• Background: There are few established risk factors for gallbladder cancer beyond gallstones. Recent studies suggest a higher risk with high body mass index (BMI), an indicator of general heaviness, but evidence from other body size measures is lacking.Methods: Associations of adult BMI, young adult BMI, height, adult weight gain, waist circumference (WC), waist-height ratio (WHtR), hip circumference (HC), and waist-hip ratio (WHR) with gallbladder cancer risk were evaluated. Individual-level data from 1,878,801 participants in 19 prospective cohort studies (14 studies had circumference measures) were harmonized and included in this analysis. Multivariable Cox proportional hazards regression estimated hazard ratios (HR) and 95% confidence intervals (CI).Results: After enrollment, 567 gallbladder cancer cases were identified during 20.1 million person-years of observation, including 361 cases with WC measures. Higher adult BMI (per 5 kg/m2, HR: 1.24; 95% CI, 1.13-1.35), young adult BMI (per 5 kg/m2, HR: 1.12; 95% CI, 1.00-1.26), adult weight gain (per 5 kg, HR: 1.07; 95% CI, 1.02-1.12), height (per 5 cm, HR: 1.10; 95% CI, 1.03-1.17), WC (per 5 cm, HR: 1.09; 95% CI, 1.02-1.17), WHtR (per 0.1 unit, HR: 1.24; 95% CI, 1.00-1.54), and HC (per 5 cm, HR: 1.13; 95% CI, 1.04-1.22), but not WHR (per 0.1 unit, HR: 1.03; 95% CI, 0.87-1.22), were associated with higher risks of gallbladder cancer, and results did not differ meaningfully by sex or other demographic/lifestyle factors.Conclusions: These findings indicate that measures of overall and central excess body weight are associated with higher gallbladder cancer risks.Impact: Excess body weight is an important, and potentially preventable, gallbladder cancer risk factor. Cancer Epidemiol Biomarkers Prev; 26(4); 597-606. ©2017 AACR.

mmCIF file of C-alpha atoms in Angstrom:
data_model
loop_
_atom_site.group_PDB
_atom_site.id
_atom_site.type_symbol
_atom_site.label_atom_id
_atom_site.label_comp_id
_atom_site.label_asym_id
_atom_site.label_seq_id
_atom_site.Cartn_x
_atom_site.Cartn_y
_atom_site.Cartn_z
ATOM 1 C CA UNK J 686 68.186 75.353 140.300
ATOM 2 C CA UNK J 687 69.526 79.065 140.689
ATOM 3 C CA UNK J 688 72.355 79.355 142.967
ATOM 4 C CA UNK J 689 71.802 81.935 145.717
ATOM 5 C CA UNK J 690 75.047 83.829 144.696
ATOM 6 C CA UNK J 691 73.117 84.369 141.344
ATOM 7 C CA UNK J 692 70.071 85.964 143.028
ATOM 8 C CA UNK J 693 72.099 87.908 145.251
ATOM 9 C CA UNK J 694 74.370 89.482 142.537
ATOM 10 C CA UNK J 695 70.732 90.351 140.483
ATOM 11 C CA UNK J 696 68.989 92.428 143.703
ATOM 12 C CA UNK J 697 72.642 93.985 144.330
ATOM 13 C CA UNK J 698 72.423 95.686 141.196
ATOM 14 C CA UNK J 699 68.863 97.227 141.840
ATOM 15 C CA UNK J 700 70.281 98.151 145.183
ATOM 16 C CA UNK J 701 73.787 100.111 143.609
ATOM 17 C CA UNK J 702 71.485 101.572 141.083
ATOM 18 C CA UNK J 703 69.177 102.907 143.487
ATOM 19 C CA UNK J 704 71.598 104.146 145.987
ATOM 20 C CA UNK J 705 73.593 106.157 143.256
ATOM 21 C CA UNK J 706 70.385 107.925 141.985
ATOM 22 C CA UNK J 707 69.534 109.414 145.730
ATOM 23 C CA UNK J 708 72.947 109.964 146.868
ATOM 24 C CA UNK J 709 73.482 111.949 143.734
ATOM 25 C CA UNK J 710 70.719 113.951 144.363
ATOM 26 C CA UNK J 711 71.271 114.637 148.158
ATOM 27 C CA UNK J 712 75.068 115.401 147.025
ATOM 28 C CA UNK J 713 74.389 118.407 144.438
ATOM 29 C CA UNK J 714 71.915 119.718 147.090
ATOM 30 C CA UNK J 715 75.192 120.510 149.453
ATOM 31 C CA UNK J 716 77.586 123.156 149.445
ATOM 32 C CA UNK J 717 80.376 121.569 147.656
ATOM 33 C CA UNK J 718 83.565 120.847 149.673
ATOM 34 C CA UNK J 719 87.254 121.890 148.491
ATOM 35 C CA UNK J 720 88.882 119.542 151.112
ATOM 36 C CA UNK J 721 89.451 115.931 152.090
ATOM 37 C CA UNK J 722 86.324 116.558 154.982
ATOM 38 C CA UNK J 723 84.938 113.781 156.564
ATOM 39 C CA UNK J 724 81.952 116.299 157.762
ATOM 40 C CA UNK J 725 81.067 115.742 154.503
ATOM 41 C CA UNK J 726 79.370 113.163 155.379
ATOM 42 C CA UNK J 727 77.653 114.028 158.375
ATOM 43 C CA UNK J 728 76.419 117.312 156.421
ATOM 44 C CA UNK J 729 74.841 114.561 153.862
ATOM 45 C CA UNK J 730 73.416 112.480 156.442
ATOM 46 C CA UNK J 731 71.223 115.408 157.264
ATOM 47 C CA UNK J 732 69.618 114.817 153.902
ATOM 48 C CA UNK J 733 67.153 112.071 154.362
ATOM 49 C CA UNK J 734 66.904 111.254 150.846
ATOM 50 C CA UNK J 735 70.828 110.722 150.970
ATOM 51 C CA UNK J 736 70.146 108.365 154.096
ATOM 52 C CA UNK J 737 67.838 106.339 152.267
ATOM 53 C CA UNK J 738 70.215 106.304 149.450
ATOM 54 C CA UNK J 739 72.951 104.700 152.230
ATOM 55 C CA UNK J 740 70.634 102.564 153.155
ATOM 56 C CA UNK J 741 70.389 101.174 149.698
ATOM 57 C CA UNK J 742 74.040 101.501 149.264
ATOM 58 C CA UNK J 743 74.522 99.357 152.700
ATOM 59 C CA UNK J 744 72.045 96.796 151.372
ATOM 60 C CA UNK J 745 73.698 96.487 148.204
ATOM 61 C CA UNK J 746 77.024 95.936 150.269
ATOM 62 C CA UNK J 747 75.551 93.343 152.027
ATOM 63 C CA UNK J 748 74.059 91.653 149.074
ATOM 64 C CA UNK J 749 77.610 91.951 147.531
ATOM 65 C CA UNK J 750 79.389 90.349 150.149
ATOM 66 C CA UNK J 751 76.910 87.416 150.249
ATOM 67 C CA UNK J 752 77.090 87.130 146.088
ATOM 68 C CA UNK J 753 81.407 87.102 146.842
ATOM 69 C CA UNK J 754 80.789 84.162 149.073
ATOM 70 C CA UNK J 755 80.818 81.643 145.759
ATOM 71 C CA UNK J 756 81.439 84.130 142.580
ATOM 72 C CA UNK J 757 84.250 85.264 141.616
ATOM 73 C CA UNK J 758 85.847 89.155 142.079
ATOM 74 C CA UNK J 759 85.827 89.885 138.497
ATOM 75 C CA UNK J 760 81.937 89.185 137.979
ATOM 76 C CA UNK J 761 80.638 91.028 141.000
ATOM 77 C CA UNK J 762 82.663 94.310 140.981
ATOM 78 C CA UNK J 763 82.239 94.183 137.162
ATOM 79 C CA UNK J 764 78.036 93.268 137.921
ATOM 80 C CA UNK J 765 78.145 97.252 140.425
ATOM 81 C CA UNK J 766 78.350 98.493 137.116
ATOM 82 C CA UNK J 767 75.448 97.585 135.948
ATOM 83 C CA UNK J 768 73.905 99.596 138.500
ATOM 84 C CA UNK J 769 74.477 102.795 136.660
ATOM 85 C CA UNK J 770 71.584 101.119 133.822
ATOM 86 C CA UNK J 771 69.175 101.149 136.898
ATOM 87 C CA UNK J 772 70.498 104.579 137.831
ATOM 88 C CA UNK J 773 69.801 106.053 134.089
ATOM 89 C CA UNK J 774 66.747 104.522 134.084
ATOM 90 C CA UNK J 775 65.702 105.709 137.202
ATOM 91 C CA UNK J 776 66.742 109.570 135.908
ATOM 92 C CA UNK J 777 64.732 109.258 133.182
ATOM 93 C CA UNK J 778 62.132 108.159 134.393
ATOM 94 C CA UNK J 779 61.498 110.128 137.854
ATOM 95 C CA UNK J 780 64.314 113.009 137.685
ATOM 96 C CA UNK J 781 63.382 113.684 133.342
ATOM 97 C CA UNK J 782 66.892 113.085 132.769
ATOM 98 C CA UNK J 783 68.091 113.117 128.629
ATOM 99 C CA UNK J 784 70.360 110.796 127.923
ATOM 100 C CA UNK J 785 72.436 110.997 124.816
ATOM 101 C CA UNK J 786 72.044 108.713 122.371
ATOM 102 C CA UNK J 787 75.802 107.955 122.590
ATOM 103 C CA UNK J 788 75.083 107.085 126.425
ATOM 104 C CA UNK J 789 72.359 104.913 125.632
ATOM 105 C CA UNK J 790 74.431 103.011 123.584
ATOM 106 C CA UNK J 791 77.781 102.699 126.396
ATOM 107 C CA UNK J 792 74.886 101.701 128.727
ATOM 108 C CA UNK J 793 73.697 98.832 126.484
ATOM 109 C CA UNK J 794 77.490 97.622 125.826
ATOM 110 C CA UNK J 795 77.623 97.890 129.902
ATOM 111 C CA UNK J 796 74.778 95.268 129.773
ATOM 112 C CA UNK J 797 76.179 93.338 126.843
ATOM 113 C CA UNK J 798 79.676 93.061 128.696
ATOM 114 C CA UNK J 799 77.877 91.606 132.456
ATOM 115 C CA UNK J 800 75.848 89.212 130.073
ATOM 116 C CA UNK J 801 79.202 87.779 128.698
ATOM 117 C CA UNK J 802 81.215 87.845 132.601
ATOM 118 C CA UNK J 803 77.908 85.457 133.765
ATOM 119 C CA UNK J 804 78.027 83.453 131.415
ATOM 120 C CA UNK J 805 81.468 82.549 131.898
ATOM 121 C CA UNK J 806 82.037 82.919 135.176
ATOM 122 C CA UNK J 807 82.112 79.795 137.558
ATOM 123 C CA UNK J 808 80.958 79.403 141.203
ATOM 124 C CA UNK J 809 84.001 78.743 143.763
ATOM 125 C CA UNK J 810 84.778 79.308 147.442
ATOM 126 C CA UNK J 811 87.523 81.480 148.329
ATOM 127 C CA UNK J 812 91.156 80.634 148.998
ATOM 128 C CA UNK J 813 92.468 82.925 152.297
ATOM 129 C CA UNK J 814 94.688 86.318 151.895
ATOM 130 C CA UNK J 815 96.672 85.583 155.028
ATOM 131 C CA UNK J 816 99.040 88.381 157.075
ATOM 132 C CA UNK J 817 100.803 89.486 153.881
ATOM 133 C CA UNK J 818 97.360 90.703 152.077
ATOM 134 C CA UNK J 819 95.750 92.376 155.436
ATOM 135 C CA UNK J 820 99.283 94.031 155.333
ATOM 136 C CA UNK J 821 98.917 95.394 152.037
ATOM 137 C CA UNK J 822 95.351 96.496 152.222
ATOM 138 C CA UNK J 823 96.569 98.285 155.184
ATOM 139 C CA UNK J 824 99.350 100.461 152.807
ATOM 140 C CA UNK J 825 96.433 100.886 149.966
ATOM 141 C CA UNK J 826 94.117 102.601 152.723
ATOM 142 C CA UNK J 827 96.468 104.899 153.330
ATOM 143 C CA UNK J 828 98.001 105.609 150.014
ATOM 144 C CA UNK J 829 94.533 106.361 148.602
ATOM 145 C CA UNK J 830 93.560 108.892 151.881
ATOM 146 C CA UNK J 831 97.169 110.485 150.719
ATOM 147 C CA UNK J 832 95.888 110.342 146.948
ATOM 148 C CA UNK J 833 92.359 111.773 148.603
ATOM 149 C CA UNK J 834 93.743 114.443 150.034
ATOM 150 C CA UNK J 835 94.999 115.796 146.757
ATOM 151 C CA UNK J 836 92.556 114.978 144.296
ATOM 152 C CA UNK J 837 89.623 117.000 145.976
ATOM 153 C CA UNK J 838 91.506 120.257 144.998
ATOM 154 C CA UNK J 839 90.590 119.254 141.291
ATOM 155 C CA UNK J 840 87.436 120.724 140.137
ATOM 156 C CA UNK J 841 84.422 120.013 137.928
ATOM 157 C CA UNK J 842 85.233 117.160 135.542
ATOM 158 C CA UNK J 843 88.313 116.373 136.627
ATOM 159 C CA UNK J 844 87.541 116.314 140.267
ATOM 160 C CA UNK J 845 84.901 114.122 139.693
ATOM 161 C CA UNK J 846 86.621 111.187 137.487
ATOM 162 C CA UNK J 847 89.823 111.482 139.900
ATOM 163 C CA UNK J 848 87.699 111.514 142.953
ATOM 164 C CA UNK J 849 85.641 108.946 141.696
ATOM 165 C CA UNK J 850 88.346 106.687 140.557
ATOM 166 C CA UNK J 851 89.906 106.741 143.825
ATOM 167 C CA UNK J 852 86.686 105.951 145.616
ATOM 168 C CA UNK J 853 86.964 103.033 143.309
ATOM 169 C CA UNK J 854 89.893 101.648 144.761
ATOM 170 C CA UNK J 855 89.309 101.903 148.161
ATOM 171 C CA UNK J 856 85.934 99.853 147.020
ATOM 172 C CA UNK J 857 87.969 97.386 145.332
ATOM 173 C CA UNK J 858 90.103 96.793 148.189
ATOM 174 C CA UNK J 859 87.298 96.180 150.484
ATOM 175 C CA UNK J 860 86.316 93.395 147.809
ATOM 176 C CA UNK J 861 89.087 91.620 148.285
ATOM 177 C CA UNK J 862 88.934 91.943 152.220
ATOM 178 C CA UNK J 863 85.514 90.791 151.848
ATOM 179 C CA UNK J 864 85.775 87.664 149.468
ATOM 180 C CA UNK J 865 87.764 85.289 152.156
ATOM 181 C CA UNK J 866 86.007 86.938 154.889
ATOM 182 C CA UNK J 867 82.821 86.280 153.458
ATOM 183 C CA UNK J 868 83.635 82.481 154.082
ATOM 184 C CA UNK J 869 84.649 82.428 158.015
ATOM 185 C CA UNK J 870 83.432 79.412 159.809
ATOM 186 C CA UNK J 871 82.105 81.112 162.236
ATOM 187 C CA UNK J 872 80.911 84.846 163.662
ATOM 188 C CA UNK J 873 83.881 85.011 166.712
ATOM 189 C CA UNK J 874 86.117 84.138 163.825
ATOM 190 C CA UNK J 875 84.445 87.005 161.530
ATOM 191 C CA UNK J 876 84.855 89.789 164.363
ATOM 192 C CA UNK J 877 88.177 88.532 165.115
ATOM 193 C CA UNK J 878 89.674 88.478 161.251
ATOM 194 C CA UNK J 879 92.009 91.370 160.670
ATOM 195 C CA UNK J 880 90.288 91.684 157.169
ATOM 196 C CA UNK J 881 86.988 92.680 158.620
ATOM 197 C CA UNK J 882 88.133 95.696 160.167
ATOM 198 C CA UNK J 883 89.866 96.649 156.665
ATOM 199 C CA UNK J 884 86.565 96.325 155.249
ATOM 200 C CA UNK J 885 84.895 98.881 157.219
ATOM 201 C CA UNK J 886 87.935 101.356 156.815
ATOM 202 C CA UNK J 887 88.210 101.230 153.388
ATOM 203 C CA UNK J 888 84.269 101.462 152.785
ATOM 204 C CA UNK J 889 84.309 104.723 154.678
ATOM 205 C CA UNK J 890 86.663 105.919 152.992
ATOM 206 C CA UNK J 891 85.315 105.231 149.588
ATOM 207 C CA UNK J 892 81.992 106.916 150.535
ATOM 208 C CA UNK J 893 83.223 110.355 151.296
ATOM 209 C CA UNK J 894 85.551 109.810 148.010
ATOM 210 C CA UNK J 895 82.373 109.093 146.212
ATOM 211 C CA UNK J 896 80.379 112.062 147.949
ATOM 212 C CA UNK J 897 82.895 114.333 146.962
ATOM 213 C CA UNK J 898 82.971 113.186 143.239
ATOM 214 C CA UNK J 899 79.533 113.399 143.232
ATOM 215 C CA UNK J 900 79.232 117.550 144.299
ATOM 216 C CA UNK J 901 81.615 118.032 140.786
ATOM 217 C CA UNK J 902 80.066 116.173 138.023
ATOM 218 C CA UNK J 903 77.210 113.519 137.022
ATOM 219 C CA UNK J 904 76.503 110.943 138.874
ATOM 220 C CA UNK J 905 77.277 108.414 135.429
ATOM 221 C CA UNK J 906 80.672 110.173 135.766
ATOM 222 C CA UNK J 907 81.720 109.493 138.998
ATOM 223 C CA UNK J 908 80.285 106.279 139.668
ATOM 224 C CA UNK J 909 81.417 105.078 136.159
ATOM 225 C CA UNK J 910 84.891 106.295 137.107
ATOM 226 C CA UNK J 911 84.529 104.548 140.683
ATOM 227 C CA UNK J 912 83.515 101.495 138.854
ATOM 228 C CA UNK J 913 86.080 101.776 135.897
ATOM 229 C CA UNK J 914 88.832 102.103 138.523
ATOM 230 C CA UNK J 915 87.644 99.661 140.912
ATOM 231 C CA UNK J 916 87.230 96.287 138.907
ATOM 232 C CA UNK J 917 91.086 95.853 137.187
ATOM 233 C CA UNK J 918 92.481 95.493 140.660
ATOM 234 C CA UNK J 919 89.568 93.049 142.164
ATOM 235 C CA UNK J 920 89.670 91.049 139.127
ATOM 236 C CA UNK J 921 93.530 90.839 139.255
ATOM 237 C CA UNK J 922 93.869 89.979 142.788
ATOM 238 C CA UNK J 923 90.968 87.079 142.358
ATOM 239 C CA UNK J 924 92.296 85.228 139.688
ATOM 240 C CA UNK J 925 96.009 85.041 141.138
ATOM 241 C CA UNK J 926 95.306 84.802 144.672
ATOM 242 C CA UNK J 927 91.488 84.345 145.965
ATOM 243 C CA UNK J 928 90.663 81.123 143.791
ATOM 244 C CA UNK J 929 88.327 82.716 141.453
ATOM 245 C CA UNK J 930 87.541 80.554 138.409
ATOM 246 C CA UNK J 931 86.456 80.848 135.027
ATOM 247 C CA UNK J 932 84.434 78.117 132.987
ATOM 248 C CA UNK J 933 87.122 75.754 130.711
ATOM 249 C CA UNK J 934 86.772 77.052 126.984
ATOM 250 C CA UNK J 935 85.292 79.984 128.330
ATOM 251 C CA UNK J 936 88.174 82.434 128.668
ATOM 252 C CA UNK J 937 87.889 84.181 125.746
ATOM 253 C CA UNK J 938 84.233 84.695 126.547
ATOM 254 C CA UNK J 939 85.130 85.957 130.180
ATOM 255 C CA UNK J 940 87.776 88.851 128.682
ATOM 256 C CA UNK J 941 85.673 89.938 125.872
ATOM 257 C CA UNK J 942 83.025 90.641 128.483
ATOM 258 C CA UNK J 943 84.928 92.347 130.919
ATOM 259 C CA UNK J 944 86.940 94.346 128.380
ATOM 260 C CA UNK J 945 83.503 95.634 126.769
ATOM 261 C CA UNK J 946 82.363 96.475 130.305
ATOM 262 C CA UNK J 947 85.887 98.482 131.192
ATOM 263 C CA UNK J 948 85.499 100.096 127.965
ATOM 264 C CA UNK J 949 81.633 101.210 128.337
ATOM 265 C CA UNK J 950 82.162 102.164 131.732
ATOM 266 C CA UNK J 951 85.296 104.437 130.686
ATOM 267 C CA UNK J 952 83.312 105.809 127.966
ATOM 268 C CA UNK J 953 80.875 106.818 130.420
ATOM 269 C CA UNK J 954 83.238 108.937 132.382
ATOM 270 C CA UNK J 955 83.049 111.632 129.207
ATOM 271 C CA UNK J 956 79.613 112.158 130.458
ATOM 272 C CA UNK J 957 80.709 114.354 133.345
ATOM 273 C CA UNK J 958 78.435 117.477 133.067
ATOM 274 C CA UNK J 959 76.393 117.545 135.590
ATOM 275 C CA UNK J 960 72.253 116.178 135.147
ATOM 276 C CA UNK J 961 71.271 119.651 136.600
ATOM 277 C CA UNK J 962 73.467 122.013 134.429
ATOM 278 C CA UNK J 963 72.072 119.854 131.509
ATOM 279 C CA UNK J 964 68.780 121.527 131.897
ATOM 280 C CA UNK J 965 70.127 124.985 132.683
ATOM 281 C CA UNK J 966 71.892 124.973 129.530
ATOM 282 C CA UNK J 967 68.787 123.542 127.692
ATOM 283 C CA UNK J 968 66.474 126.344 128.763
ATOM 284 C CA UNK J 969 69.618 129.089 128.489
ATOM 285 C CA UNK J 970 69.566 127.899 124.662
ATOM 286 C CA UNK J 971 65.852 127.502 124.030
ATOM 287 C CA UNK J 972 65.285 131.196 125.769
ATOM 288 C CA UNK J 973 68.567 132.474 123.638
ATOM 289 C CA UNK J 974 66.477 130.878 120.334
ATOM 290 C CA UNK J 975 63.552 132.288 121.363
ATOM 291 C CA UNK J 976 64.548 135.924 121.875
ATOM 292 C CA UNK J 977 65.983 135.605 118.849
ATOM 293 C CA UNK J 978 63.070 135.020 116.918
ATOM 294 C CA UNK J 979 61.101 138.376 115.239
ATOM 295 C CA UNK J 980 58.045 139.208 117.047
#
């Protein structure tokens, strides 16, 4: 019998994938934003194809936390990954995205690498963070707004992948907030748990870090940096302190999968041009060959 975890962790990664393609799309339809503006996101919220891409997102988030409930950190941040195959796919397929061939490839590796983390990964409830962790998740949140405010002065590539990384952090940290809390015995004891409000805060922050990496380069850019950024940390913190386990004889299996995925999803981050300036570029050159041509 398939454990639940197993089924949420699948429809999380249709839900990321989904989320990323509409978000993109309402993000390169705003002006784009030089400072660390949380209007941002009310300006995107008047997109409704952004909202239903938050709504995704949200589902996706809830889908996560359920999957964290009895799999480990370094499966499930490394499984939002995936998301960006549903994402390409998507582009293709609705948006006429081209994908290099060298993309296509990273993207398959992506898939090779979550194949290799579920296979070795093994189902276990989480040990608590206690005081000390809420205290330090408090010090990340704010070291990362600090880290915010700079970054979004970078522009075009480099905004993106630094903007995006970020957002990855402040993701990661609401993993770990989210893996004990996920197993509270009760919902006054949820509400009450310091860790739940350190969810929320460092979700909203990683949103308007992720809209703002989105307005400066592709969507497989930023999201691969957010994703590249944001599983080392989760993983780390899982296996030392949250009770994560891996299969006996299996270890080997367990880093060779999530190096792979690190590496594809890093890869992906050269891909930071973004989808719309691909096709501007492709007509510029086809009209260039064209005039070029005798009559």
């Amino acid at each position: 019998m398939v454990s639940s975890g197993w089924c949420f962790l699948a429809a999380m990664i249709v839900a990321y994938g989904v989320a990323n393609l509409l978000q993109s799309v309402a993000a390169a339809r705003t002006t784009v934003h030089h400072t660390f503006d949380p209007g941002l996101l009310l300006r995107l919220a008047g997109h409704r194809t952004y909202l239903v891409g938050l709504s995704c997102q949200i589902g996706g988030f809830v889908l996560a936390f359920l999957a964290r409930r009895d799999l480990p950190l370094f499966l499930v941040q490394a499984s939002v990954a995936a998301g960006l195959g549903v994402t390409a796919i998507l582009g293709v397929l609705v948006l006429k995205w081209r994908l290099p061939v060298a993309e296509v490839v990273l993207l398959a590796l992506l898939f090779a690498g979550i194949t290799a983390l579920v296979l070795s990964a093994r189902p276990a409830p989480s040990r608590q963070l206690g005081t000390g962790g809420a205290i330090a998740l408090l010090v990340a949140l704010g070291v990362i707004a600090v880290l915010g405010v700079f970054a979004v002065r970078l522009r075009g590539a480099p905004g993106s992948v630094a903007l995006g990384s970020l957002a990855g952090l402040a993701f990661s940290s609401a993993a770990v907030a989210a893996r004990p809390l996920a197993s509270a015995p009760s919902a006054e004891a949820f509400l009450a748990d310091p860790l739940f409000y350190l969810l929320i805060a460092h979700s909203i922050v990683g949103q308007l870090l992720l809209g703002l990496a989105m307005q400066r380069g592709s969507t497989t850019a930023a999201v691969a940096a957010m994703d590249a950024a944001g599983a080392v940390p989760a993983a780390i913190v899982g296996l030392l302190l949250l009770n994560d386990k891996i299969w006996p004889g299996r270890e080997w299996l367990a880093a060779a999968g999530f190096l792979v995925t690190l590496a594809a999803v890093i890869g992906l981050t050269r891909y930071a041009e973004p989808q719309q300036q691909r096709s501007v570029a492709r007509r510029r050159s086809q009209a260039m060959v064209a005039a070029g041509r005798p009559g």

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7.